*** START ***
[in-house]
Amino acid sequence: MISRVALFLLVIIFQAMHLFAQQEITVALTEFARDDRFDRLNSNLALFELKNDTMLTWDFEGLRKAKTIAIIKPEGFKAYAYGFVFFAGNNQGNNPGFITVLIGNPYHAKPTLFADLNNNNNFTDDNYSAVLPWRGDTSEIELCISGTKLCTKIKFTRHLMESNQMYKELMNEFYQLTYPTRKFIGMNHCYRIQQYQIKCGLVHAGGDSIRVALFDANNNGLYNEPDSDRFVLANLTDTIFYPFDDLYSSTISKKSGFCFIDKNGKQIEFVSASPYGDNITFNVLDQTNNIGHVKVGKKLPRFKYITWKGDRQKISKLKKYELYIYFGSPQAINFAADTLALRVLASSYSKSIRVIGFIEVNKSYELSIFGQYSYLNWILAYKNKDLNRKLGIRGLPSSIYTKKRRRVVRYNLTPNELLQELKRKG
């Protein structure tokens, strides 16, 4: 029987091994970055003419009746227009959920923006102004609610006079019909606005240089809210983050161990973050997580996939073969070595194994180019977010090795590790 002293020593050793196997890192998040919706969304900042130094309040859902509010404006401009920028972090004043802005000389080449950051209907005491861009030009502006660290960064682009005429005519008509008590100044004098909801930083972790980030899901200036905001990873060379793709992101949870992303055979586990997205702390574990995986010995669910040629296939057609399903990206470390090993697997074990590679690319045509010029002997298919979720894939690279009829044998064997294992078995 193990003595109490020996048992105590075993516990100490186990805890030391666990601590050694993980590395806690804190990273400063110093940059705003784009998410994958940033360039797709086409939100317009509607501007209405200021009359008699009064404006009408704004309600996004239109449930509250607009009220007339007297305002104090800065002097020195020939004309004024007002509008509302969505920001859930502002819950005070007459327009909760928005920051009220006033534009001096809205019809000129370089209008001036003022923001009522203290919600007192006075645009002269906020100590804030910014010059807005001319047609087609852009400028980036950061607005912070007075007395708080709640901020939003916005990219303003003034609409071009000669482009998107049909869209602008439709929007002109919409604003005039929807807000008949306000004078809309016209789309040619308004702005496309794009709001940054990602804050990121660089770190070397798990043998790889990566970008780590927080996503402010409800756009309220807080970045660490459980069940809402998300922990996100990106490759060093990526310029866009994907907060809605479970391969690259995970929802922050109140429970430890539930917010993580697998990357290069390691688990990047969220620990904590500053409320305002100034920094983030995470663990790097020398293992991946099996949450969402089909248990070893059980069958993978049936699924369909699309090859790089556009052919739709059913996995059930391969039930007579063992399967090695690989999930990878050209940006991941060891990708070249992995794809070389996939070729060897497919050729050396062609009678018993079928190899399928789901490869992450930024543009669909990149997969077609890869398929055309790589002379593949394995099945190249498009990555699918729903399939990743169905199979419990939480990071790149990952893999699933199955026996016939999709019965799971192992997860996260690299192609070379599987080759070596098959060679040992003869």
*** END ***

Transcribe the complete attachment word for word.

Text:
[in-house]
Amino acid sequence: MISRVALFLLVIIFQAMHLFAQQEITVALTEFARDDRFDRLNSNLALFELKNDTMLTWDFEGLRKAKTIAIIKPEGFKAYAYGFVFFAGNNQGNNPGFITVLIGNPYHAKPTLFADLNNNNNFTDDNYSAVLPWRGDTSEIELCISGTKLCTKIKFTRHLMESNQMYKELMNEFYQLTYPTRKFIGMNHCYRIQQYQIKCGLVHAGGDSIRVALFDANNNGLYNEPDSDRFVLANLTDTIFYPFDDLYSSTISKKSGFCFIDKNGKQIEFVSASPYGDNITFNVLDQTNNIGHVKVGKKLPRFKYITWKGDRQKISKLKKYELYIYFGSPQAINFAADTLALRVLASSYSKSIRVIGFIEVNKSYELSIFGQYSYLNWILAYKNKDLNRKLGIRGLPSSIYTKKRRRVVRYNLTPNELLQELKRKG
């Protein structure tokens, strides 16, 4: 029987091994970055003419009746227009959920923006102004609610006079019909606005240089809210983050161990973050997580996939073969070595194994180019977010090795590790 002293020593050793196997890192998040919706969304900042130094309040859902509010404006401009920028972090004043802005000389080449950051209907005491861009030009502006660290960064682009005429005519008509008590100044004098909801930083972790980030899901200036905001990873060379793709992101949870992303055979586990997205702390574990995986010995669910040629296939057609399903990206470390090993697997074990590679690319045509010029002997298919979720894939690279009829044998064997294992078995 193990003595109490020996048992105590075993516990100490186990805890030391666990601590050694993980590395806690804190990273400063110093940059705003784009998410994958940033360039797709086409939100317009509607501007209405200021009359008699009064404006009408704004309600996004239109449930509250607009009220007339007297305002104090800065002097020195020939004309004024007002509008509302969505920001859930502002819950005070007459327009909760928005920051009220006033534009001096809205019809000129370089209008001036003022923001009522203290919600007192006075645009002269906020100590804030910014010059807005001319047609087609852009400028980036950061607005912070007075007395708080709640901020939003916005990219303003003034609409071009000669482009998107049909869209602008439709929007002109919409604003005039929807807000008949306000004078809309016209789309040619308004702005496309794009709001940054990602804050990121660089770190070397798990043998790889990566970008780590927080996503402010409800756009309220807080970045660490459980069940809402998300922990996100990106490759060093990526310029866009994907907060809605479970391969690259995970929802922050109140429970430890539930917010993580697998990357290069390691688990990047969220620990904590500053409320305002100034920094983030995470663990790097020398293992991946099996949450969402089909248990070893059980069958993978049936699924369909699309090859790089556009052919739709059913996995059930391969039930007579063992399967090695690989999930990878050209940006991941060891990708070249992995794809070389996939070729060897497919050729050396062609009678018993079928190899399928789901490869992450930024543009669909990149997969077609890869398929055309790589002379593949394995099945190249498009990555699918729903399939990743169905199979419990939480990071790149990952893999699933199955026996016939999709019965799971192992997860996260690299192609070379599987080759070596098959060679040992003869």